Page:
According to the Congressional Budget Office, the U.S. government will reach its borrowing limit in October or November, after exhausting emergency measures to keep the debt below the limit as long as possible. Without the emergency measures, the growing federal debt would hit the ceiling by the middle of this month. But Republicans who had hoped to use the debt ceiling debate as leverage to pass spending cuts were disappointed to learn that Senate Majority Leader Mitch McConnell (shown) has already assured the Dems that the GOP would not threaten a default or government shutdown.
Never mind that neither a default nor a shutdown would be necessary if the federal governent were simply to slash spending and start living within its means.
"The debt ceiling will be handled over a period of months," McConnell said his appearance on CBS' Face the Nation Sunday. "I made it very clear after the November election we're certainly not going to shut down the government or default on the national debt."
He added that he hoped a debt limit extension "might carry some other important legislation that we can agree on in connection with it."
Currently, the debt limit stands above $17 trillion, a significant increase from the already high $11.3 trillion when Obama took office.
Many conservatives aknowledge that government spending is the problem and are generally opposed to increasing the borrowing limit without attaching it to spending cuts. However, in the political lexicon of Washington, D.C., "spending cuts" usually mean cuts in future projected increases based on current law, as opposed to cuts in the absolute sense. Thus spending continues to skyrocket even when politicians boast about tightening their fiscal belts.
If spending really were cut to the point where the government spends less money than it collects in taxes, then there would be no need to increase the debt limit. Once this is understood, it becomes clear that tying spending "cuts" to debt ceiling increases is itself a retreat from a fiscally sound position, since it means that the cuts are insufficient to balance the books.
However, as observed by the Washington Times, McConnell’s remarks reflect a “major retreat” from where the Republican Party stood four years ago “when their party took control of the House and forced President Obama into a first round of debt negotiations.”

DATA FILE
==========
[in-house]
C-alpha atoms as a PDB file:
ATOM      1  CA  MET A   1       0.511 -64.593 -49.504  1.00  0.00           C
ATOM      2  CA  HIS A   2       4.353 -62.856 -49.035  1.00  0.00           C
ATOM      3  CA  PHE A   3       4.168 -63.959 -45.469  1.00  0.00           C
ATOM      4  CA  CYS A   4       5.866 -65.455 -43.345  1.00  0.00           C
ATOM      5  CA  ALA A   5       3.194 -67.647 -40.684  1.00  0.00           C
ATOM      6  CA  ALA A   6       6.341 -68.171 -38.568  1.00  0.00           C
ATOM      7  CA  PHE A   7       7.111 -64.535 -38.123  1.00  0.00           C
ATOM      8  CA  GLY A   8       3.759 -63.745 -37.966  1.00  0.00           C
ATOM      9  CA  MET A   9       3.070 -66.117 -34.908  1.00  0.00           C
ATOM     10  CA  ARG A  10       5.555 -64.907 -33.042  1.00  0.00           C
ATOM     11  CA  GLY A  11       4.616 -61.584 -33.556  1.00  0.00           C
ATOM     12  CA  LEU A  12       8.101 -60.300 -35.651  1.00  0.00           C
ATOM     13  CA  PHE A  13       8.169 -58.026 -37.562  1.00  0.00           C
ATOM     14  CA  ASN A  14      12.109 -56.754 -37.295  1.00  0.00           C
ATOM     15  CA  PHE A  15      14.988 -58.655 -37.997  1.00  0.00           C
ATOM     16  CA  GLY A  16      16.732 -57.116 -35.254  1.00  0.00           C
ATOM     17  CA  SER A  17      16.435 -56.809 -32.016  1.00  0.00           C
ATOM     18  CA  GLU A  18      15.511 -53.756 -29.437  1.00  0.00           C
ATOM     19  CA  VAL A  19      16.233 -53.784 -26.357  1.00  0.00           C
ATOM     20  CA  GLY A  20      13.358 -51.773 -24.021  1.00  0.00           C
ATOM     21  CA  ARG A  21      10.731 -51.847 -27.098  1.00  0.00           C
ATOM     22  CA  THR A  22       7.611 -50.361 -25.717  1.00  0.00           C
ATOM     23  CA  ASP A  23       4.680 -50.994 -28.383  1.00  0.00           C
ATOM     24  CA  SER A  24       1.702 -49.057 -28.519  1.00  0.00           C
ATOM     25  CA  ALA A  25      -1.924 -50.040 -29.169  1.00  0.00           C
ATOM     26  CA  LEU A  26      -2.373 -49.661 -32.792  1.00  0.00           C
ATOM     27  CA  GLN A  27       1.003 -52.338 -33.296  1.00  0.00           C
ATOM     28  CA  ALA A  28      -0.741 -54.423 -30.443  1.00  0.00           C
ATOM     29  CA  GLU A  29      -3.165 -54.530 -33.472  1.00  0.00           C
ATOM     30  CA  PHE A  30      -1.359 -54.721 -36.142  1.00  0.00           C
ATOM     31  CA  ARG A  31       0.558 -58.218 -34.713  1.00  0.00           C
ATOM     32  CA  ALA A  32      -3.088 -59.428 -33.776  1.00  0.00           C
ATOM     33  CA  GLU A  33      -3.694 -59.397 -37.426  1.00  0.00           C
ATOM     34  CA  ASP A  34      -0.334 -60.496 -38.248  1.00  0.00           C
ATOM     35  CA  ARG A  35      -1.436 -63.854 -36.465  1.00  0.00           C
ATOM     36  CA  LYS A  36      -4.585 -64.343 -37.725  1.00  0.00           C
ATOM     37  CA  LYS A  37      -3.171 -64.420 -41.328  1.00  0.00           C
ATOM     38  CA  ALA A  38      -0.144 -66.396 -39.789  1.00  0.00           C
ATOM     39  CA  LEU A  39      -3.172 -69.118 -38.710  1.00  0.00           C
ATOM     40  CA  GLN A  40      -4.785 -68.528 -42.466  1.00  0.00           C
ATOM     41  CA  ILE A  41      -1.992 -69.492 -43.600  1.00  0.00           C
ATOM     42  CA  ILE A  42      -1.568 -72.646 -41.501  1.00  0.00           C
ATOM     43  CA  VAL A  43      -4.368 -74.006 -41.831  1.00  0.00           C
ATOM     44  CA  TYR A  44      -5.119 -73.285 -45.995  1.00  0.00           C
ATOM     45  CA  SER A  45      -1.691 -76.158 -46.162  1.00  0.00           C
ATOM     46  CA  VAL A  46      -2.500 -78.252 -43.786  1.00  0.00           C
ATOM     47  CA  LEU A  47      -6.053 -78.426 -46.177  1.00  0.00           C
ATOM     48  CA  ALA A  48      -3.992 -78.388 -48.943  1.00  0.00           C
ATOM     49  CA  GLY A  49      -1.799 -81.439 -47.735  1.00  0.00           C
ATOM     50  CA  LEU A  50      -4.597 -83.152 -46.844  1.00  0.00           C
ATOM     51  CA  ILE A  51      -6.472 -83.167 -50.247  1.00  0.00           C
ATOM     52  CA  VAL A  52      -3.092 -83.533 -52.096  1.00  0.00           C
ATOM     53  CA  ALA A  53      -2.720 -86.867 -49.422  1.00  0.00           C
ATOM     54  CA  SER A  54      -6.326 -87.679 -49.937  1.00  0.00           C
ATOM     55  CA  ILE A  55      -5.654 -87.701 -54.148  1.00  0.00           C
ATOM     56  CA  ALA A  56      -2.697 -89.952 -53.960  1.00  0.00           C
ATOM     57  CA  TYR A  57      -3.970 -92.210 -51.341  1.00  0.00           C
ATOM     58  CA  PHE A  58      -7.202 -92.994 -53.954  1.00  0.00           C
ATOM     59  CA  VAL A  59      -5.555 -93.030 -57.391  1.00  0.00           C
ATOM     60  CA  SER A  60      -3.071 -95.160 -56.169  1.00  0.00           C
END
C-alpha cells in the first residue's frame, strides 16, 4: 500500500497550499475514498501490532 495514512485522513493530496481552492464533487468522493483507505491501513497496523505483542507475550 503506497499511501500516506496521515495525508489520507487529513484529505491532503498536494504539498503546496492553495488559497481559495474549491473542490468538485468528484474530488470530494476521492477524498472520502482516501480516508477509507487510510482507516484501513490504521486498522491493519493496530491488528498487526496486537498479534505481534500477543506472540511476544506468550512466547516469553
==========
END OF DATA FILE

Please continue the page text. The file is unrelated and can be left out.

In August 2011, a standoff over the debt limit prompted the first-ever downgrade of the nation's credit rating by Standard & Poor's. Two years later, in October, there was a 16-day partial government shutdown when Democrats and Republicans could not reach a budget agreement. Still, regardless of the big “showdowns” between the two parties, no significant spending cuts have been achieved, which of course is why total federal outlays have continued to go up.
Now, under McConnell’s leadership, the Republican Party appears weaker than ever, failing to take full advantage of its congressional majority to put the brakes on the Washington spendathon.
Earlier this month, Republican efforts to block funding for Obama's executive action on immigration came to an end when McConnell caved by offeriing Democrats a "clean" funding bill without this prohibition. As a result, House Speaker John Boehner told his colleagues that they were out of options, and the House accepted the bill.
Boehner said at the time, "Unfortunately, the fight was never won in the other chamber. Democrats stayed united and blocked our bill, and our Republican colleagues in the Senate never found a way to win this fight.”
Republicans in the House were demoralized by the loss. One House Republican called it "an unmitigated loss for conservatives."
But McConnell contends that his actions serve the interests of the American people. "When the American people elected divided government, they're not saying they don't want anything done," he said Sunday. "They're saying, 'We want you guys on each side to look for things that you can agree on to make progress in the country.' And that's always my first choice."
Democrats claim that failure to raise the debt ceiling would cause economic devastation. "There is no reason that the Republican Congress should not act immediately to take the prospect of a catastrophic default off of the table," House Democratic Leader Nancy Pelosi said in a statement. "Failure to act would have savage impacts on American families."
According to former Republican Congressman Ron Paul, however, such statements are examples of fear-mongering. In 2011, while serving as a congressman for the state of Texas, Paul said, “I never vote for the spending, so I’d hardly want to accommodate the big spenders. We should, you know, live within our means. And you’d be forced to do it that way. And of course ... you’ll hear the fear mongers. They’ve already started. ‘The end of the world is coming.’ ”
That same year, Paul wrote a compelling piece outlining precisely why the United States should stop raising the debt ceiling. He concluded:
When our creditors finally wise up and cut us off, we will be forced to face economic realities whether we want to or not. It would be easier to deal with the tough choices we face now, on our own terms, rather than wait until we are at the mercy of foreign creditors. However, leaders in Washington have no political will to admit that we cannot afford to continue spending without any meaningful limit. They prefer maintaining the illusion and putting off reality for another day.
But with leaders such as Obama and McConnell, the debt ceiling will continue to be treated like a suggestion rather than an actual limit. What’s more, at what point is the Republican Party going to realize it cannot continue to assert itself as the fiscally conservative party?
Photo of Sen. Mitch McConnell: AP Images